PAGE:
FEMA calls on president's council for more help on 2000 preparations

The Federal Emergency Management Agency needs more readiness assessments from the
President’s Council on Year 2000 Conversion before it can prepare an emergency
response plan to handle possible year 2000 disruptions, a FEMA official said.

“We have to plan for the unknown at all times,” said Lacy Suitor, FEMA’s
executive associate director for response and recovery. “We need the

FEMA is charged with developing an emergency response plan in case power plants, rail
lines, airports, docks and telecommunications infrastructures, for instance, break down
because of faulty date code.

FEMA has preliminary plans for deploying personnel and equipment before Jan. 1, 2000.
But more assessments can only increase the agency’s readiness, Suitor said.

Part of the problem, Suitor said, is that the agency needs more input from the industry
and government experts who make up the 34 working groups investigating the kinds of
failures that could occur when 2000 arrives.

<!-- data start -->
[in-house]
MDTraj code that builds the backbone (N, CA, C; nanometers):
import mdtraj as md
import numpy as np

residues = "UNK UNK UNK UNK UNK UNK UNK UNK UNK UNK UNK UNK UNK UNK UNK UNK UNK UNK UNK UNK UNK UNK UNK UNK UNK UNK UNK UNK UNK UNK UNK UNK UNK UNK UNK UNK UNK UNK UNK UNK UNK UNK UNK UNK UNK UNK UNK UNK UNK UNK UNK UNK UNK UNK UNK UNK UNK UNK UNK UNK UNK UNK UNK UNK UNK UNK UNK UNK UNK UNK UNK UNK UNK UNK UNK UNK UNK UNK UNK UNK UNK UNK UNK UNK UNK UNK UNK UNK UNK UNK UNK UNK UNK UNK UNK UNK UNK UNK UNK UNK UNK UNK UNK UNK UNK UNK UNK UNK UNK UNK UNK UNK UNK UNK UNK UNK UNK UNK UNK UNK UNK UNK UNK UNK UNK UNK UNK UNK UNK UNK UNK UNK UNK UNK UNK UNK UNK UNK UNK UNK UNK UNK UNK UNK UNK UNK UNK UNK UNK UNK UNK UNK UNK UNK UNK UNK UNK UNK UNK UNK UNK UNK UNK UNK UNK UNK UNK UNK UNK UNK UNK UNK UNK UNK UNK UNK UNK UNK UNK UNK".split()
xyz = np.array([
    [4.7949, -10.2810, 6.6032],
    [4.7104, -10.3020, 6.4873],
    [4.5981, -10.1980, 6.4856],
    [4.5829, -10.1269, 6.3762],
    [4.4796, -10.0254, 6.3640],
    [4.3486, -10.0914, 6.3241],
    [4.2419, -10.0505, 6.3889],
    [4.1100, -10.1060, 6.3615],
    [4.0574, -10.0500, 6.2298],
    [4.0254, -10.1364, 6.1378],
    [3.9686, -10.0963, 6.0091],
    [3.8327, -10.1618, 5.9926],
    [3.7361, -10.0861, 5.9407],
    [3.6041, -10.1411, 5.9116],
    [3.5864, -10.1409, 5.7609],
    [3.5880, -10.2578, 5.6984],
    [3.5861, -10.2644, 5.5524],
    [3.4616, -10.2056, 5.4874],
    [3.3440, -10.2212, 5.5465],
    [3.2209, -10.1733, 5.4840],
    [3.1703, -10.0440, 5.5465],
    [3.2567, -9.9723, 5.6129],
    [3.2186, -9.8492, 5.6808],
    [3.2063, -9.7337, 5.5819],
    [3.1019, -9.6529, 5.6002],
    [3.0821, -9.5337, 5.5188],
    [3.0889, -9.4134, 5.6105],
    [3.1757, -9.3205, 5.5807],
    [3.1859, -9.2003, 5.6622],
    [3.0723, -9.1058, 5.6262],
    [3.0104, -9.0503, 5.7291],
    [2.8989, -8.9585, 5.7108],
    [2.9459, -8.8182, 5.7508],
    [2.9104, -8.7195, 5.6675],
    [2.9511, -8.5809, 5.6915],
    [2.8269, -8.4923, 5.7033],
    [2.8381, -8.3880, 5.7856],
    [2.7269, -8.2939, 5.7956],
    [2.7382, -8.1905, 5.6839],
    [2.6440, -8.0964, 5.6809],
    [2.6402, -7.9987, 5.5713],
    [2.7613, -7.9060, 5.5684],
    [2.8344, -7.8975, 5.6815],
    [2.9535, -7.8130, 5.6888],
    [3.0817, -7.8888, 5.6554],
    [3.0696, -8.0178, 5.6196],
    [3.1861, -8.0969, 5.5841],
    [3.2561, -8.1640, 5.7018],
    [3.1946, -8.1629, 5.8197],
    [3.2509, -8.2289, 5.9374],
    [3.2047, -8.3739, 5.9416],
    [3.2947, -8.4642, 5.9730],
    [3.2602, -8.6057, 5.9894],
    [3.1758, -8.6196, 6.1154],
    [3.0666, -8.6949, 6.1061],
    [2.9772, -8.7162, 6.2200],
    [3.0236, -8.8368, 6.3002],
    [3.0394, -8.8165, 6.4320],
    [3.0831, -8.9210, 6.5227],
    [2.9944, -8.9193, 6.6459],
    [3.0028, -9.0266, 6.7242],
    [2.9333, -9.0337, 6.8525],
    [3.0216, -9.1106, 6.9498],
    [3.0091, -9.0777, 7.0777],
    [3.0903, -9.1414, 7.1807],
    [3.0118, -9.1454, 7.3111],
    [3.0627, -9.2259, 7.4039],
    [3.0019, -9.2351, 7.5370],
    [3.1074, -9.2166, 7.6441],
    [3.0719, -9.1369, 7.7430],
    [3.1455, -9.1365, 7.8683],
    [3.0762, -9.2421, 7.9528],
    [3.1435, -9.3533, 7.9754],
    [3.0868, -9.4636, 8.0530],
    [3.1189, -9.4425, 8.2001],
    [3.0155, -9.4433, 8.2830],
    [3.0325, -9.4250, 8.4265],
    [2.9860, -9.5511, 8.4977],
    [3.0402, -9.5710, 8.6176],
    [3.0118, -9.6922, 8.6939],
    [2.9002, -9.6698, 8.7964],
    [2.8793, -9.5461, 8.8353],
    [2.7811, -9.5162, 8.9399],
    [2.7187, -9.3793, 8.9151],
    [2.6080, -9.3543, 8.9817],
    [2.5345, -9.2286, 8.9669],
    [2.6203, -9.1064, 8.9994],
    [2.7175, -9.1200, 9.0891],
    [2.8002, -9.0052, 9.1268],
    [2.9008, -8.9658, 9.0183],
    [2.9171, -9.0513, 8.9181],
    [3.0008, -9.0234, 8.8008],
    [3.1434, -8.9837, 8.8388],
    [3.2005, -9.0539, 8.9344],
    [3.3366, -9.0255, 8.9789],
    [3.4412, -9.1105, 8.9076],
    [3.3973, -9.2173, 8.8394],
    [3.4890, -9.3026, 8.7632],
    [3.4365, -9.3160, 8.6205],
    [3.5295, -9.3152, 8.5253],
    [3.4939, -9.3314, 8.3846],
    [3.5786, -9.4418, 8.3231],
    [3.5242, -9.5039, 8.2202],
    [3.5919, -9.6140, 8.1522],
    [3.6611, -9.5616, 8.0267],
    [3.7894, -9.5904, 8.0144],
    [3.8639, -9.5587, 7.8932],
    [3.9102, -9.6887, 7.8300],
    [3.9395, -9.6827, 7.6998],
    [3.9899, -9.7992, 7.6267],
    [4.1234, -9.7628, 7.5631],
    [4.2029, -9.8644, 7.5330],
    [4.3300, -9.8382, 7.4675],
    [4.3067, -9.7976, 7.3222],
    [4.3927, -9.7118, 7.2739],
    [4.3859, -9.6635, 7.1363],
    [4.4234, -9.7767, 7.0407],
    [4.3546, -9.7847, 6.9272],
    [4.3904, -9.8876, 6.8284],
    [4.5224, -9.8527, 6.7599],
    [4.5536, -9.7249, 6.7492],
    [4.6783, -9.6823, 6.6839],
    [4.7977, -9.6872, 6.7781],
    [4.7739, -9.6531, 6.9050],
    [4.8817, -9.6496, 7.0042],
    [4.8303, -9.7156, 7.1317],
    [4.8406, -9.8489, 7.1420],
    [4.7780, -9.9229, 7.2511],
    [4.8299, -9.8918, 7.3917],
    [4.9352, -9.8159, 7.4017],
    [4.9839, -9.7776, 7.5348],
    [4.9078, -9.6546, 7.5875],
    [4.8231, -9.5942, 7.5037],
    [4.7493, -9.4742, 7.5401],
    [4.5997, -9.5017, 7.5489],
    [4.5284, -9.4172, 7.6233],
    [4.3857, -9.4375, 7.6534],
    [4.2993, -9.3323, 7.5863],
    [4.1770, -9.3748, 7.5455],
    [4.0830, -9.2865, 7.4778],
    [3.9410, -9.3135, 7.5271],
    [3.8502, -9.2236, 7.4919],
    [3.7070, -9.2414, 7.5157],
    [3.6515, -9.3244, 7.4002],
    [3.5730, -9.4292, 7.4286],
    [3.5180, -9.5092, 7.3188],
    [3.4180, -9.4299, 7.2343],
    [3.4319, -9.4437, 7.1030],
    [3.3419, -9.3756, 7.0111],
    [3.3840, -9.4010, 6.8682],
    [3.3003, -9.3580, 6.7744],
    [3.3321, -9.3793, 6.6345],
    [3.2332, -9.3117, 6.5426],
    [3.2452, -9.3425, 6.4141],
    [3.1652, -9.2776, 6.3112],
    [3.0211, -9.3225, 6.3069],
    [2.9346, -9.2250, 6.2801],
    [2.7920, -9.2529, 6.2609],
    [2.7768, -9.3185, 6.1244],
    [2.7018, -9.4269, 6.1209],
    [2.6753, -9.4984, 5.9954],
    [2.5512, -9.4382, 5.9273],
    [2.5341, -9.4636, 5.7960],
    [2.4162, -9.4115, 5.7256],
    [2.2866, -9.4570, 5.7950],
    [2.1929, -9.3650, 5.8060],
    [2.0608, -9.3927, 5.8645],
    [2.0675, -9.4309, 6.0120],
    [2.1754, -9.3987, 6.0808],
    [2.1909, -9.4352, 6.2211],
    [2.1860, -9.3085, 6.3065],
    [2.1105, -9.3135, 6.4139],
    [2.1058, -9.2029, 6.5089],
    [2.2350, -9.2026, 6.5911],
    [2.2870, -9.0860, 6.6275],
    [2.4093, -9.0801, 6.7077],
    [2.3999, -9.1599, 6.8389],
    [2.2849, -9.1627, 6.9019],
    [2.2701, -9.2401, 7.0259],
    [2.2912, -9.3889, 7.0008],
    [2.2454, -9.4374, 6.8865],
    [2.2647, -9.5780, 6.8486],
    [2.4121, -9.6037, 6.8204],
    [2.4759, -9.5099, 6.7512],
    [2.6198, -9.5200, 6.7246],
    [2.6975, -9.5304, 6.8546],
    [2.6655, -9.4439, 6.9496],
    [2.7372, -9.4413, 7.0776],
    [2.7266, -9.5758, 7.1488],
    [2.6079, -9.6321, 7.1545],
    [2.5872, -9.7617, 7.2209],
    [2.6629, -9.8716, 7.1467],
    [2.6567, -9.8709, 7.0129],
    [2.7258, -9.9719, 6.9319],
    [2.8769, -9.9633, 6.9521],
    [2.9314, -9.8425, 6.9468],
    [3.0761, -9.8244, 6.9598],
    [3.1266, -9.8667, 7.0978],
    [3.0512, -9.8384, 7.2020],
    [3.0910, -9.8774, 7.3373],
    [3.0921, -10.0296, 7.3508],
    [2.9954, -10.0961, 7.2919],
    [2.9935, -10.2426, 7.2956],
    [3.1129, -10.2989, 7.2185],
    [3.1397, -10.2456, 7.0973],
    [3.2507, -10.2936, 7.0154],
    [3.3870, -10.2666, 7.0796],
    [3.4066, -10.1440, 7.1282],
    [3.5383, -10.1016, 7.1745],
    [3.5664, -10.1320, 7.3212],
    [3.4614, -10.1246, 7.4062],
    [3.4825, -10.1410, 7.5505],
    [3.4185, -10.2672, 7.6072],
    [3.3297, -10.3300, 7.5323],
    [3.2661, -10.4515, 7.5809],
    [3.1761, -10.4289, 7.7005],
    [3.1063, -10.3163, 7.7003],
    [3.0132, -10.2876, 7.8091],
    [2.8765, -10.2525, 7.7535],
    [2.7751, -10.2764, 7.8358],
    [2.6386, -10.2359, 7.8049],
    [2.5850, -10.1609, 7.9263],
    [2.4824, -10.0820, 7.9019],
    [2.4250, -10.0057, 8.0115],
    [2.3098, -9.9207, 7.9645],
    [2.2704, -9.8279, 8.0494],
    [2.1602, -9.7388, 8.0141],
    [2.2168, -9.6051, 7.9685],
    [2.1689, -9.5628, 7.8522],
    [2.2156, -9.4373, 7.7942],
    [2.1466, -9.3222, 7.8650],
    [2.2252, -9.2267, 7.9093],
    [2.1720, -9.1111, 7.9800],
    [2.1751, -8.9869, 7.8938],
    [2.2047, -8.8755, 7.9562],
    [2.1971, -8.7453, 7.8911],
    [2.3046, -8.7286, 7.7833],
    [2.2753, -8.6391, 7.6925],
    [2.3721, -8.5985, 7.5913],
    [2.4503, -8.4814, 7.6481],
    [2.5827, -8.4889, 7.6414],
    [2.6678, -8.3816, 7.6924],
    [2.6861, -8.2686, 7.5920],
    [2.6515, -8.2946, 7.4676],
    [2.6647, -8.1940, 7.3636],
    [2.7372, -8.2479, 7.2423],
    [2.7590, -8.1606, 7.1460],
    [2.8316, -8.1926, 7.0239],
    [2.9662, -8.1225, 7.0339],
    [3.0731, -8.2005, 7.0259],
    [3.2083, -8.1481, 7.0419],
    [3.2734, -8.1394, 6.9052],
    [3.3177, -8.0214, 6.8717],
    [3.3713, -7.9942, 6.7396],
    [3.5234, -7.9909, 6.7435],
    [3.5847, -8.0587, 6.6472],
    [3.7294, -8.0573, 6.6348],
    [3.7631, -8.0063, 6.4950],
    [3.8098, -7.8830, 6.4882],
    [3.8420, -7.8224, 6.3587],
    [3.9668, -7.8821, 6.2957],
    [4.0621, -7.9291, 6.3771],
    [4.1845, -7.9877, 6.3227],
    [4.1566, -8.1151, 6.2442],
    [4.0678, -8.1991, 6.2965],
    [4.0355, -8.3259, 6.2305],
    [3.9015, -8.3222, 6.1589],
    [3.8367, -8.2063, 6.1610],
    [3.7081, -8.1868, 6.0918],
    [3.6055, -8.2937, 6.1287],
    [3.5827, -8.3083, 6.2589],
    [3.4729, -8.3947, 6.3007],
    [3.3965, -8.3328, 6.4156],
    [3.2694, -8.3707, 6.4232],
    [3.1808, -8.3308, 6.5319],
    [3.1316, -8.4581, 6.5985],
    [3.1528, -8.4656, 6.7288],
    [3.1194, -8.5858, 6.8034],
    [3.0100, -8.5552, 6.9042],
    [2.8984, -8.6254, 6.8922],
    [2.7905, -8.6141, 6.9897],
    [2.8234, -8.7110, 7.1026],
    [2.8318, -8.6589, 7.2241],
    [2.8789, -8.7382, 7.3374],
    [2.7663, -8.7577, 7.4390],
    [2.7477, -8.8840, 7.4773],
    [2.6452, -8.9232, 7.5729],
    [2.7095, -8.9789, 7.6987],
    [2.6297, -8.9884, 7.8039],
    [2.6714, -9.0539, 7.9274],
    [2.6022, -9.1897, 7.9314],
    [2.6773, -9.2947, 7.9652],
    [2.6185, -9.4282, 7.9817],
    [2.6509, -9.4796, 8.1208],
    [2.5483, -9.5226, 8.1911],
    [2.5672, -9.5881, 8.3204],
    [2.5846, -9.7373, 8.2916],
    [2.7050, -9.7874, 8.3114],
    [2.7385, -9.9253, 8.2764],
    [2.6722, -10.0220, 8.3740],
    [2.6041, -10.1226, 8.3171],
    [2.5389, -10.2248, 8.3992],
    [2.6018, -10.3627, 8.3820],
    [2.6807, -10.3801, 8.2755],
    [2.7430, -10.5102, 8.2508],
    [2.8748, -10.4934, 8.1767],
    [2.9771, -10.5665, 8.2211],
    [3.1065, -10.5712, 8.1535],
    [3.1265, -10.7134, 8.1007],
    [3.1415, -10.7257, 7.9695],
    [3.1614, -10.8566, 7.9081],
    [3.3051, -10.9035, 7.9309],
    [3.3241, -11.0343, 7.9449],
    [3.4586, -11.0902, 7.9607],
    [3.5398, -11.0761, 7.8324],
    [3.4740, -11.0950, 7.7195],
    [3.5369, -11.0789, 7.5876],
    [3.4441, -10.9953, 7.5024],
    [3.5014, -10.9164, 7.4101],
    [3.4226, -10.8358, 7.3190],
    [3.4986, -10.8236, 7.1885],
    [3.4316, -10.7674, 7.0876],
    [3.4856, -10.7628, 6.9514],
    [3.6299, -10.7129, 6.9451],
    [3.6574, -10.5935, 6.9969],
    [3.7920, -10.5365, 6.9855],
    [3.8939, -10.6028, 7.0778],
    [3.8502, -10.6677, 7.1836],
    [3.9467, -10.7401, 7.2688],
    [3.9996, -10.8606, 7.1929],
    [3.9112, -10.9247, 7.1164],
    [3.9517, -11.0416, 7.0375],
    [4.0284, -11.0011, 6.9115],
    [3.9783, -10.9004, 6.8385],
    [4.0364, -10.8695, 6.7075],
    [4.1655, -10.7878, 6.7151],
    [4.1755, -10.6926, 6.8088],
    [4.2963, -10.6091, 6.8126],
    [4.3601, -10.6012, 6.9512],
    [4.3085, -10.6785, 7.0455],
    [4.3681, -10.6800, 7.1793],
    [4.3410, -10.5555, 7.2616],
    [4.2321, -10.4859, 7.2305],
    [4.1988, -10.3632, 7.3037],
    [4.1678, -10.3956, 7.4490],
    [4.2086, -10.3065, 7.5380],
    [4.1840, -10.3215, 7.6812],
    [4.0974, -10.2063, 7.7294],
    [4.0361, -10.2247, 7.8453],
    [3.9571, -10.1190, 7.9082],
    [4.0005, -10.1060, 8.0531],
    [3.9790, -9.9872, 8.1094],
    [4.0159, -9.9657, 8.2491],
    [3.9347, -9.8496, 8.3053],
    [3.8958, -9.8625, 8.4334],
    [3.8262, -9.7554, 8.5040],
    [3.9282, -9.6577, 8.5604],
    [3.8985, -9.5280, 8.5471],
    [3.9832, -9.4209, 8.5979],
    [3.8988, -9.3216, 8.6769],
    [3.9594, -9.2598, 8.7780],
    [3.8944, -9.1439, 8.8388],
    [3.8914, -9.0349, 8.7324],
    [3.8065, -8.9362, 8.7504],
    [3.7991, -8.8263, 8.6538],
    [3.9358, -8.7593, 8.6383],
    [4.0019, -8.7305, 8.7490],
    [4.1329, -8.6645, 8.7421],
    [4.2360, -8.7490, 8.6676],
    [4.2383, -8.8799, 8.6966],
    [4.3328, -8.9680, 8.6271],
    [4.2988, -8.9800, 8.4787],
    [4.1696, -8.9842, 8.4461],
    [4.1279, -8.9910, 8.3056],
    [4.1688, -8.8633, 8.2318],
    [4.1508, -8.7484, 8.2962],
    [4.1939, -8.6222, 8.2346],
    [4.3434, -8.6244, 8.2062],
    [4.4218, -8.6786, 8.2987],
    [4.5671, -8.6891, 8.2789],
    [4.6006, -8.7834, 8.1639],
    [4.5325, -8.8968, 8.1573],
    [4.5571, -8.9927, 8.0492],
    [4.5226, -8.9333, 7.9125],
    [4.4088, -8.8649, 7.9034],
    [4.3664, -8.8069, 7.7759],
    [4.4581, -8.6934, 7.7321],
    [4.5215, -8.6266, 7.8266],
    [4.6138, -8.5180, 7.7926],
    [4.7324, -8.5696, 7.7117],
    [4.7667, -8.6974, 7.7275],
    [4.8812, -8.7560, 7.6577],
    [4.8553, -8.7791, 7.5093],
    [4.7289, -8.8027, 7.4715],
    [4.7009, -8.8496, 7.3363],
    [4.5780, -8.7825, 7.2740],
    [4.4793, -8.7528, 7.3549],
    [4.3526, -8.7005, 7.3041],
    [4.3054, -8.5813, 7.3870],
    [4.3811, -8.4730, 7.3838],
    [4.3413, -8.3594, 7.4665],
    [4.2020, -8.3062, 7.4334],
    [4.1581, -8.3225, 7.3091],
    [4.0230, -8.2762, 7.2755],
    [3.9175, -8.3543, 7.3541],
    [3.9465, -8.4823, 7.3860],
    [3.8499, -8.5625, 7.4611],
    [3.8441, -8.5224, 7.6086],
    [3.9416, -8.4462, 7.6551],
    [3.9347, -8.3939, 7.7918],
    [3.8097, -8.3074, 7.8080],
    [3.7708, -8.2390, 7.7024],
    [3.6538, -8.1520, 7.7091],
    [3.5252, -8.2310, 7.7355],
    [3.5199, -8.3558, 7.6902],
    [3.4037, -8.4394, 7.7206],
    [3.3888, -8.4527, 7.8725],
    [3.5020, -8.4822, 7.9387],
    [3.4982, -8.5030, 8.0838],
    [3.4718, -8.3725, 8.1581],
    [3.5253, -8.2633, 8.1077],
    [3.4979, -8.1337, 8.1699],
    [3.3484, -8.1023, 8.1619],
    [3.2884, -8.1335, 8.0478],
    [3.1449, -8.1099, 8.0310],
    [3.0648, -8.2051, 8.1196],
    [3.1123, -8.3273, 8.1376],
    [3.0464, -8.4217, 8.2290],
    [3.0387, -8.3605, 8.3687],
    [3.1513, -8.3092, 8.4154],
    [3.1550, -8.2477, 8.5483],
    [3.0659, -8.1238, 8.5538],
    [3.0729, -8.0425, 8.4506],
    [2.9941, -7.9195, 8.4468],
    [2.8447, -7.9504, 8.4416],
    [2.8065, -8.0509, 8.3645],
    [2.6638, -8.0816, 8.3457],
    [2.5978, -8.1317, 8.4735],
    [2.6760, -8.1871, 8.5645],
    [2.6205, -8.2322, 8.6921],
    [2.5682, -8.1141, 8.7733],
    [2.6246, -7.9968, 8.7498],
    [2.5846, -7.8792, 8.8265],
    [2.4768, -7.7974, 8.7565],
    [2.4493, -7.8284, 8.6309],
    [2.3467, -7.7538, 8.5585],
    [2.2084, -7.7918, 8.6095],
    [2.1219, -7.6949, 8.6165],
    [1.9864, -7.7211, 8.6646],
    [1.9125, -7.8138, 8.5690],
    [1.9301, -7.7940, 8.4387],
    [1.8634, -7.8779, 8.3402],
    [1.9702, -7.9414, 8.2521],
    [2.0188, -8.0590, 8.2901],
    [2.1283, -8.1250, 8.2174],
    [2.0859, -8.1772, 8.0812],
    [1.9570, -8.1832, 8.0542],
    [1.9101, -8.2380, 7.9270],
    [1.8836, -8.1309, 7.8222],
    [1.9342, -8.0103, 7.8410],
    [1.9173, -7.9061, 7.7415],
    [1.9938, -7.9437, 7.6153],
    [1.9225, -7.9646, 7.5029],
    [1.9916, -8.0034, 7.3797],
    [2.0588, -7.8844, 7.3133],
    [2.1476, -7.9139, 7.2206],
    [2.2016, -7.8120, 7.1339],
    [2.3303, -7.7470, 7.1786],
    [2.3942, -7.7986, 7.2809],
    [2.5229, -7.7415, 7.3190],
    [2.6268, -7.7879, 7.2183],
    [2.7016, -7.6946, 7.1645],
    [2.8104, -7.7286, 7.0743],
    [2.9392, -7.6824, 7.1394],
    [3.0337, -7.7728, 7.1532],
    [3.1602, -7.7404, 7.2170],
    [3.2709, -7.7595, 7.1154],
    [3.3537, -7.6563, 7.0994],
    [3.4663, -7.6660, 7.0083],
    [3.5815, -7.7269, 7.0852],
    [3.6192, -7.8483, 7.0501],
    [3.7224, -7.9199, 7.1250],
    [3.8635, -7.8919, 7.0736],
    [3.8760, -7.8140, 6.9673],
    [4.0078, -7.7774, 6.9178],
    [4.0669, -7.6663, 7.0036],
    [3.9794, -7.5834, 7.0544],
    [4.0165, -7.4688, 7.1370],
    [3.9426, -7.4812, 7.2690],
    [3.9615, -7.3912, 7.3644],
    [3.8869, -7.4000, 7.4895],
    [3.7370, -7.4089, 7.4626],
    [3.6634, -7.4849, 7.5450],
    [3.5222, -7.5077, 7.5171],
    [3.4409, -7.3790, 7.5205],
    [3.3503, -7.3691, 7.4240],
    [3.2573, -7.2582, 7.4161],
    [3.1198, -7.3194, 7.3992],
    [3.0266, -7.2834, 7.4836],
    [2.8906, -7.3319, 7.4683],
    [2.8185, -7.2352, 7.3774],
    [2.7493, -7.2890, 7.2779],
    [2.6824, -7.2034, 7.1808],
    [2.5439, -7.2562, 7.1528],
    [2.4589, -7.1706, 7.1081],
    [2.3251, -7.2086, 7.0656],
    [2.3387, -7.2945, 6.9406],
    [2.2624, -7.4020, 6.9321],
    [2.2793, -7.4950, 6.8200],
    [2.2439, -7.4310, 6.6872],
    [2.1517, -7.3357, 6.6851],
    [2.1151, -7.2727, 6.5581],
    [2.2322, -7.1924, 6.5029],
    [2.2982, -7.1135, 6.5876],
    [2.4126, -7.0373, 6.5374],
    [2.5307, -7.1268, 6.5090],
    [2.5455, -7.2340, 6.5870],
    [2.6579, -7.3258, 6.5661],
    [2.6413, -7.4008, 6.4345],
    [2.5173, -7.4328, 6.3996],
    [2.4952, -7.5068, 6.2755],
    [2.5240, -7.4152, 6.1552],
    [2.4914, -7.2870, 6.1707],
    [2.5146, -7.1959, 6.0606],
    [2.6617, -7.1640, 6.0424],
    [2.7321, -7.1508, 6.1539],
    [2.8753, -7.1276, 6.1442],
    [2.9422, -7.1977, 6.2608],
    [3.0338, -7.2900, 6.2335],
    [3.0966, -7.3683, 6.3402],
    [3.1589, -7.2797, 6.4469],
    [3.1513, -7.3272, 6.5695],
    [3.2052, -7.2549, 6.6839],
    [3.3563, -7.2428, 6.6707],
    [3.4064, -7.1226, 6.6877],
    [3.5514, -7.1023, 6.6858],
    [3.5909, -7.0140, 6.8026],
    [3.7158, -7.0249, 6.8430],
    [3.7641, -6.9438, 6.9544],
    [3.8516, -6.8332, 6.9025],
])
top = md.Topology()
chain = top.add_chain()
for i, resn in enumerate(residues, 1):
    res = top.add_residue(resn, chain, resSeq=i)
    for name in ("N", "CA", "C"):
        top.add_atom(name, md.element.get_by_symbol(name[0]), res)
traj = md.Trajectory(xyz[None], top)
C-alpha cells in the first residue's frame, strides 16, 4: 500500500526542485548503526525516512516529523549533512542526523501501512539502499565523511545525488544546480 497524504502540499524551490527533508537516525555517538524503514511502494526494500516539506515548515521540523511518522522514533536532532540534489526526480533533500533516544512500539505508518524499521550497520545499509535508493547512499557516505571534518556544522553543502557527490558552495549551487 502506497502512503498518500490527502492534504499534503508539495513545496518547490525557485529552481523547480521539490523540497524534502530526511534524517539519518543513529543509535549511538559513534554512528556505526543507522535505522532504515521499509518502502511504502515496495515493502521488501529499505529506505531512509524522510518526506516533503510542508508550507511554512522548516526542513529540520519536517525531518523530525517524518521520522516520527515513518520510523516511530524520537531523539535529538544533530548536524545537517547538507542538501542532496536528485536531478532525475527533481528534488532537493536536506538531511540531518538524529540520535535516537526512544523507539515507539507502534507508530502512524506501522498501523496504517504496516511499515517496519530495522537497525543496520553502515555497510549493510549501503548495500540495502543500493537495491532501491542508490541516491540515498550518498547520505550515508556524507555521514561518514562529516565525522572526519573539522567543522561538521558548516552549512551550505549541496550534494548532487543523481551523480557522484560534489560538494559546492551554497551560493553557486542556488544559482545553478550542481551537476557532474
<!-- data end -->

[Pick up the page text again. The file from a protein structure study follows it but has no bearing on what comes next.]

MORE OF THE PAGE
FEMA director James Lee Witt will release the agency’s year 2000 plan in February
at a meeting of the National Governors Association.

Sen. Christopher J. Dodd hammered away at the government’s readiness during a
hearing last month of the Senate Special Committee on the Year 2000 Technology Problem.

The Connecticut Democrat asked John A. Koskinen, chairman of the President’s
Council on Year 2000 Conversion, why the council’s working groups have not produced
more assessments. Those groups are responsible for determining systems that could cripple
utilities, telecommunications, transportation, financial systems and government generally.

“There’s a real potential for serious disruption in this country and
elsewhere,” Dodd said. “If you don’t have your assessments, you can’t
lay plans out effectively.”

The council does not have the authority to mandate the assessments, Koskinen said.

“You certainly would not hear any complaints from me if you were to set
dates,” Dodd said.

The electric, oil and gas workgroups have finished assessing the country’s power
grid and published their findings, Koskinen said. The council posted the results at http://www.y2k.gov.

The Year 2000 Information and Readiness Disclosure Act, which recently became law and
protects companies that share proprietary information during assessments, will help,
Koskinen said. More company officials will be willing to participate, he predicted.

The council expects to release more assessments soon, Koskinen said. 

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